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University of Oxford
A large-scale study published in Frontiers in Nutrition found that – despite popular belief – consuming vegetables does not always lower the risk of cardiovascular disease.
A study looking at thousands of cafeteria meal choices has found that increasing the vegetarian options also increases the proportion of plant-based purchases greatly without affecting overall food sales.
This week's rapid roundup of food and beverage news includes changes to breakfast cereal and a world famous recruit for the UN.
The decrease is not moving quick enough to keep up with targets set by the National Food Strategy however, which has recommended meat consumption fall by 30 percent in the next decade.
One study analysed the impact of Chile's Law of Food Labeling and Advertising, and the other looked at the effect of the UK Soft Drinks Industry Levy (SDIL).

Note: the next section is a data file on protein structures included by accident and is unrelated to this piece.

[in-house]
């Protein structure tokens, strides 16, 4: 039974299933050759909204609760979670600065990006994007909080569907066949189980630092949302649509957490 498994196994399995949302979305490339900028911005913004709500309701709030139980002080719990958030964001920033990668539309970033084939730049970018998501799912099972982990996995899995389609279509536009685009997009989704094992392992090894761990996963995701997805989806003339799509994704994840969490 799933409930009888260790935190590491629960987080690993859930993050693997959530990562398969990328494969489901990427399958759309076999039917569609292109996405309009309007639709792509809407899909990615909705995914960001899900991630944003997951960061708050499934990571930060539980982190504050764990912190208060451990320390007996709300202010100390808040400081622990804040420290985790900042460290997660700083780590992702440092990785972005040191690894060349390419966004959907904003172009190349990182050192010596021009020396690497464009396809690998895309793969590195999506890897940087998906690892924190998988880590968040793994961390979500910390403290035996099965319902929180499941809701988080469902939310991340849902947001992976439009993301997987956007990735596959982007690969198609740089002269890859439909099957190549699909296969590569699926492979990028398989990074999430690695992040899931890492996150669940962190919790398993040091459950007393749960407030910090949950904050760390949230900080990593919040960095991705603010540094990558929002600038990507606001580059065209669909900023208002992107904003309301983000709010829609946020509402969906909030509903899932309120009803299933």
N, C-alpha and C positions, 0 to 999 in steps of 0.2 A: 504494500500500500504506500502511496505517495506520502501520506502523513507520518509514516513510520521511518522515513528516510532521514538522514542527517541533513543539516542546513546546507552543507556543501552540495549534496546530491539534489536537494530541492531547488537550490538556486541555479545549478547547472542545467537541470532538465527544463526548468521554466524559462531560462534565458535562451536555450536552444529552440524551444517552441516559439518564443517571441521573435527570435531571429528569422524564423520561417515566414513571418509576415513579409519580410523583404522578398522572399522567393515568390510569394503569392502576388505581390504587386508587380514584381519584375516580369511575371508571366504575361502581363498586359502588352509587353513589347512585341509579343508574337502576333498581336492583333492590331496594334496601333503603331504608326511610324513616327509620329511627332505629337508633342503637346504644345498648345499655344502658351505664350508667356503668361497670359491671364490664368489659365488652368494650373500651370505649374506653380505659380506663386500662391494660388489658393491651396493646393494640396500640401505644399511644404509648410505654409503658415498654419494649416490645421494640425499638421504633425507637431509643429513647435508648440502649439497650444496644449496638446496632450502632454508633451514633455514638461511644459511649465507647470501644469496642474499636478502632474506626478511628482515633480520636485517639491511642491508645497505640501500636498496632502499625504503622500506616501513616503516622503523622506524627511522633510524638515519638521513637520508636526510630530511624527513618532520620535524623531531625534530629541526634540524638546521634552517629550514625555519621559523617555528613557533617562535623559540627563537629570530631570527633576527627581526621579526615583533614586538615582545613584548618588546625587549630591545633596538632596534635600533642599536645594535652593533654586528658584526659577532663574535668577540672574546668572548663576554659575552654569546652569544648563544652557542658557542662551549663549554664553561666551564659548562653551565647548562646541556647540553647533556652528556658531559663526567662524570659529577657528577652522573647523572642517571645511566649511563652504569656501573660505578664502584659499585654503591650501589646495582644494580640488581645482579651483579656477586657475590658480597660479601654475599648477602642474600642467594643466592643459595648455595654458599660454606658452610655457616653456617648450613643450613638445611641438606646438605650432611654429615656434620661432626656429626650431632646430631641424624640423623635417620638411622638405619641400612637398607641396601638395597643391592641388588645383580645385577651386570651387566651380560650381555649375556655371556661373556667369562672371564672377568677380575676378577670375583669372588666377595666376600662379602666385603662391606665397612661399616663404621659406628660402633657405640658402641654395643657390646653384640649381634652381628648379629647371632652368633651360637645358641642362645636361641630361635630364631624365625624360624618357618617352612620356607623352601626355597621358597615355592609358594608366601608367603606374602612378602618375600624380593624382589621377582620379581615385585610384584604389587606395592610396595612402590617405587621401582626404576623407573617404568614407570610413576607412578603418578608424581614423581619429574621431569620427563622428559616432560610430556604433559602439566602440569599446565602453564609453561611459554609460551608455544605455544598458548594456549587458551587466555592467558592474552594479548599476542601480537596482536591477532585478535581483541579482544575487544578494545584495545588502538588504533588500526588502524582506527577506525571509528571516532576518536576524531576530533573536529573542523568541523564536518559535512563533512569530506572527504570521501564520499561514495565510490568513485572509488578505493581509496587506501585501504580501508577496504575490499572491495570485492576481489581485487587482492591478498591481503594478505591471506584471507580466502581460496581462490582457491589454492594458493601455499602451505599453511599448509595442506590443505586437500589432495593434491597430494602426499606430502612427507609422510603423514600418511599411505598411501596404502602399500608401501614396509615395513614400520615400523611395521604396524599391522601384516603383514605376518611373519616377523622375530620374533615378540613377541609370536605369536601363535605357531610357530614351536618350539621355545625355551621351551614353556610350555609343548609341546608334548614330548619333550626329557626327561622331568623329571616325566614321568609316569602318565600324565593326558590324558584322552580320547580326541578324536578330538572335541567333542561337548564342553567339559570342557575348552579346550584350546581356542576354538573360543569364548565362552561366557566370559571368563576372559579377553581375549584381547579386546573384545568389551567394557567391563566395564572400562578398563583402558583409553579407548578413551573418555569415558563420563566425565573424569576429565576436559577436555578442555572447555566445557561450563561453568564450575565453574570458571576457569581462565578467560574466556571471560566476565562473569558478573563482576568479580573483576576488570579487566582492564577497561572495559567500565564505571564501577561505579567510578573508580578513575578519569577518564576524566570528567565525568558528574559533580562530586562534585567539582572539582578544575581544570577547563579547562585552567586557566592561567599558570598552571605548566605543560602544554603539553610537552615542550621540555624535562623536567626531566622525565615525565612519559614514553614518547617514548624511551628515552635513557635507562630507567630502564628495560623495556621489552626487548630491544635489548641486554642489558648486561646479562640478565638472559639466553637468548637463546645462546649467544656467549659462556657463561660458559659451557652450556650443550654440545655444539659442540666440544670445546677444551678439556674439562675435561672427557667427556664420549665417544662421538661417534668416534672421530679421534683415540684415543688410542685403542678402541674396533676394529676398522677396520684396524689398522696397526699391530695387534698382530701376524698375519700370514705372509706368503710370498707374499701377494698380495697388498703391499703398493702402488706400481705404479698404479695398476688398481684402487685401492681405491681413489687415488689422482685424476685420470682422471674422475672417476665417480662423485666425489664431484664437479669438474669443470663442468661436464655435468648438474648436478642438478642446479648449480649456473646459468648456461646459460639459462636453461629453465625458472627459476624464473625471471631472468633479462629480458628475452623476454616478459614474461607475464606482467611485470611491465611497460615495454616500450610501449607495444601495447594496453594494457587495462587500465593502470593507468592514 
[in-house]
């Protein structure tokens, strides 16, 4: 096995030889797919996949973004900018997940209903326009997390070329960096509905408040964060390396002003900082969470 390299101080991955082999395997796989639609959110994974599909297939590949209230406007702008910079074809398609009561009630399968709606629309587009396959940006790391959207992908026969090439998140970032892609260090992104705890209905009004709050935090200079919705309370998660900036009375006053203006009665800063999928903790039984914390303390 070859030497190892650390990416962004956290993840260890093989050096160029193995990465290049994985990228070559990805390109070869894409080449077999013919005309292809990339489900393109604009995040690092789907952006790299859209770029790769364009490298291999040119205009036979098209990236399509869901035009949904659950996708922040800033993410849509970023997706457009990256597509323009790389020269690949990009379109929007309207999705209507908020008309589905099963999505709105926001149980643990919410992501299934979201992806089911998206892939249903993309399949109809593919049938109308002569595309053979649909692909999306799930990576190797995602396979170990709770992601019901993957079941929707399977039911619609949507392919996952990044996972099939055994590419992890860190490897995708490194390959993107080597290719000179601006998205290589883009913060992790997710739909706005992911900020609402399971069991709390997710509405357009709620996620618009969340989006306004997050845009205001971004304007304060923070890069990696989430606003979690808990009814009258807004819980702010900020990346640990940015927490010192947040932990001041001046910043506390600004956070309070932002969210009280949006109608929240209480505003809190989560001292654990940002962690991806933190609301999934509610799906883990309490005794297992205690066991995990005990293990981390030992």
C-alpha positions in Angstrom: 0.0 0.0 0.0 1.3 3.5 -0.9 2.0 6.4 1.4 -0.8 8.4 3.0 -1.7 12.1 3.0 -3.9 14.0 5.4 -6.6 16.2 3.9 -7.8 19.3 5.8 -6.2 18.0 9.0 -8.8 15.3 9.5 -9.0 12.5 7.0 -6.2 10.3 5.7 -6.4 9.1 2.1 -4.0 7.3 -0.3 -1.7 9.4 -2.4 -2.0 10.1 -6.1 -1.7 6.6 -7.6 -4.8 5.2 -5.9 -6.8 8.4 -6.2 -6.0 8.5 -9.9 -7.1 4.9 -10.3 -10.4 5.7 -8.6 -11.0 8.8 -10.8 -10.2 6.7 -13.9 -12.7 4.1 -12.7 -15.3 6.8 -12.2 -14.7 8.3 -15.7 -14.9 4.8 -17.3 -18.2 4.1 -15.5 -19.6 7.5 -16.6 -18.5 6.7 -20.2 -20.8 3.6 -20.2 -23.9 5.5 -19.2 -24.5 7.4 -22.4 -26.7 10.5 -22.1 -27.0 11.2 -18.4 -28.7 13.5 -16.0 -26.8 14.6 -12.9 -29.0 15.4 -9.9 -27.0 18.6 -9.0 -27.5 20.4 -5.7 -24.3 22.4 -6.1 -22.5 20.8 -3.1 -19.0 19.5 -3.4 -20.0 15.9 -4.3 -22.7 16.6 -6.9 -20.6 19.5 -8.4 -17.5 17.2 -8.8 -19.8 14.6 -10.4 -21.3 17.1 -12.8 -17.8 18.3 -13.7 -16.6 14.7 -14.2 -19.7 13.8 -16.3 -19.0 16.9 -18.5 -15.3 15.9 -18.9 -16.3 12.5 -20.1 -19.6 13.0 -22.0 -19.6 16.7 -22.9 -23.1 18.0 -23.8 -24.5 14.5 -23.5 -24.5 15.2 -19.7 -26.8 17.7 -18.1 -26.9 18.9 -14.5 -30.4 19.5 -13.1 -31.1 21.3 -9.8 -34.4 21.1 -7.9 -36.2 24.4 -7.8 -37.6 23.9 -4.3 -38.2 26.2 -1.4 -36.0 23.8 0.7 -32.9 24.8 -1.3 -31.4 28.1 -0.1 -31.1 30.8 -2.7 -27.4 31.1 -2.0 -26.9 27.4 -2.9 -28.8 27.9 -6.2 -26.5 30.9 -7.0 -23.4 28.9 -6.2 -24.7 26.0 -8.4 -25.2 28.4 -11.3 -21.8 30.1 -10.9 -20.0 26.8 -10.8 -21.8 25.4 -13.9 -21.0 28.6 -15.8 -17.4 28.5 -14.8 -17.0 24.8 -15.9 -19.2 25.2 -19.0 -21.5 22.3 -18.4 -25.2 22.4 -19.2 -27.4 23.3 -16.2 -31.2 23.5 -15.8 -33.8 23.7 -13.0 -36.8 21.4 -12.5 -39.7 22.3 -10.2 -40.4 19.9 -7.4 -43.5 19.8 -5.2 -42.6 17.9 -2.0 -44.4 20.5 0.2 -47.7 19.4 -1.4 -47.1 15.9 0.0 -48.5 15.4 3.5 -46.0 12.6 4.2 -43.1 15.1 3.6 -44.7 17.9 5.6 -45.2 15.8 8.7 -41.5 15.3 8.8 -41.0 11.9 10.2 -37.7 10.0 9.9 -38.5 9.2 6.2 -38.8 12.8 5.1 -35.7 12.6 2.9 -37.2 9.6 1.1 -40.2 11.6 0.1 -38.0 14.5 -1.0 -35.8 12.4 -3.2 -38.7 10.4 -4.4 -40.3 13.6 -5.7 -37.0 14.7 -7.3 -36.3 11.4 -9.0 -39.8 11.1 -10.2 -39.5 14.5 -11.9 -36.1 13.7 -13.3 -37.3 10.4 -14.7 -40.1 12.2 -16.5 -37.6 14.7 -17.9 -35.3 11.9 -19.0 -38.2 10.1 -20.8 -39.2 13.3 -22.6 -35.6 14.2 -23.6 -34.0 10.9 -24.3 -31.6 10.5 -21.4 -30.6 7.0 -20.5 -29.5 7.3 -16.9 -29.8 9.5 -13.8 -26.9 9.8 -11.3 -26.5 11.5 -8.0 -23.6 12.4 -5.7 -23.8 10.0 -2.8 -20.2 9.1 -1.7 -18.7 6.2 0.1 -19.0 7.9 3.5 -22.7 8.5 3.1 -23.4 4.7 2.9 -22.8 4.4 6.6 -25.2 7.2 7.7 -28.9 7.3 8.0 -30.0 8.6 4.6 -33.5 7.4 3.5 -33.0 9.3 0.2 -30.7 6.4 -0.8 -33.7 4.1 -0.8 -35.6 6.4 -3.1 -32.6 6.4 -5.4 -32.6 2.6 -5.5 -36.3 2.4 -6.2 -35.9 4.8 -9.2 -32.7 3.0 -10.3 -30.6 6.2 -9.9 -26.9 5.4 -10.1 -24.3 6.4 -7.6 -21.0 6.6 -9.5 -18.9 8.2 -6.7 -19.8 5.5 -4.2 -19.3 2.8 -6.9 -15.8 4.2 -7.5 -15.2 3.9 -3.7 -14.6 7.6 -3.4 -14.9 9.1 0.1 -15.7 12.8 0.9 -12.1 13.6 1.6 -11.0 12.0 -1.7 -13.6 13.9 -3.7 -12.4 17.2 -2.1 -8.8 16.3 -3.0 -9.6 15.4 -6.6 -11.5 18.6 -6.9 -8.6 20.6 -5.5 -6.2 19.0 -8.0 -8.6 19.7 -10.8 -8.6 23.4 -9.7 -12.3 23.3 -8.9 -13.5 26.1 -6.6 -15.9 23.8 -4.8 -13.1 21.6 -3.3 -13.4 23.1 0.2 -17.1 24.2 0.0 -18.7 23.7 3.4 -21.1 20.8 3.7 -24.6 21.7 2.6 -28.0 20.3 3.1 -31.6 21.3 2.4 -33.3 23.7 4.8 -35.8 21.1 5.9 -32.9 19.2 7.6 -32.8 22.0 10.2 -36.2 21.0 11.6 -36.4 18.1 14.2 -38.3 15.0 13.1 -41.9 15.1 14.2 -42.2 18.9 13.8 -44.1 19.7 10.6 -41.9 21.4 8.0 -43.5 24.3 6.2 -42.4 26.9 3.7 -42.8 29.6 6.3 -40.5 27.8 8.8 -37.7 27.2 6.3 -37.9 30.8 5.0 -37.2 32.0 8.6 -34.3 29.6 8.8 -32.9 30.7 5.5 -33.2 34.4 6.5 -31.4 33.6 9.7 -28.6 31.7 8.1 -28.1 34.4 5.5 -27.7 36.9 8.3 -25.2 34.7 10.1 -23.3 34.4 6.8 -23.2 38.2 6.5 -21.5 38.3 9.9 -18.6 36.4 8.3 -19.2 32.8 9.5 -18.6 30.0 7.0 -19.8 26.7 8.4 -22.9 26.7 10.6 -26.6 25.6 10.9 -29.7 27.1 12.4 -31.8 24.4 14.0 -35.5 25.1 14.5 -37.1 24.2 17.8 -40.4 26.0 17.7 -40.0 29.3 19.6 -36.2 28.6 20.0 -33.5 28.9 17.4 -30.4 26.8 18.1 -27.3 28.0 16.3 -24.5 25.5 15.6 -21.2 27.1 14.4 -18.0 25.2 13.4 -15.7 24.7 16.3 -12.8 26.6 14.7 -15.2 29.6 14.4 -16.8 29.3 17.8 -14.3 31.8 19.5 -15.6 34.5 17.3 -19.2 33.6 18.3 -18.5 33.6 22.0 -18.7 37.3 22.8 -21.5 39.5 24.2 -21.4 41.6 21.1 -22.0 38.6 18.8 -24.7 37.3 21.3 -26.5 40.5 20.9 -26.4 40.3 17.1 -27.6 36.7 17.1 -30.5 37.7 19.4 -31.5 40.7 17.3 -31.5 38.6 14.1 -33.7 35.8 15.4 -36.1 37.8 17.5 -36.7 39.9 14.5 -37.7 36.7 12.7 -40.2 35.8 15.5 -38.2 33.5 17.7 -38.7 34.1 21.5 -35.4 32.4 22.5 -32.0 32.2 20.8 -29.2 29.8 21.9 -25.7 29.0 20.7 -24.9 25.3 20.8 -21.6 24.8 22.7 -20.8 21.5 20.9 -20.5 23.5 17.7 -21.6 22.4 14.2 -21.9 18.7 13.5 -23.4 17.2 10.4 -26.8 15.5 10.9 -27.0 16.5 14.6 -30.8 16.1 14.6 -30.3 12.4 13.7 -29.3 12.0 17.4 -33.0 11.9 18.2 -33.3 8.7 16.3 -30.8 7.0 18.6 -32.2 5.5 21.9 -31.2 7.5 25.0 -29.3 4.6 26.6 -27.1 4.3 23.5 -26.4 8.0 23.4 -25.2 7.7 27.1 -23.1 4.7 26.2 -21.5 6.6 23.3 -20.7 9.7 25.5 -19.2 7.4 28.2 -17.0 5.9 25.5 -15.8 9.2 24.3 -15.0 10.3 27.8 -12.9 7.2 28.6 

New research suggests that individual soft drink companies in the UK are making a sizeable contribution to sugar reduction, with eight out of the top 10 companies reducing the sugar content of their products by 15 percent or more.
The so-called sugar tax took effect at the beginning of April, raising the price of sugary drinks and forcing some manufacturers to reformulate in order to bring their products below the threshold. But was it the best decision for the British Government and the health of the population?
A new study indicates changes in the Canadian diet corresponded with increased US exports and investment in the Canadian food and beverage sector.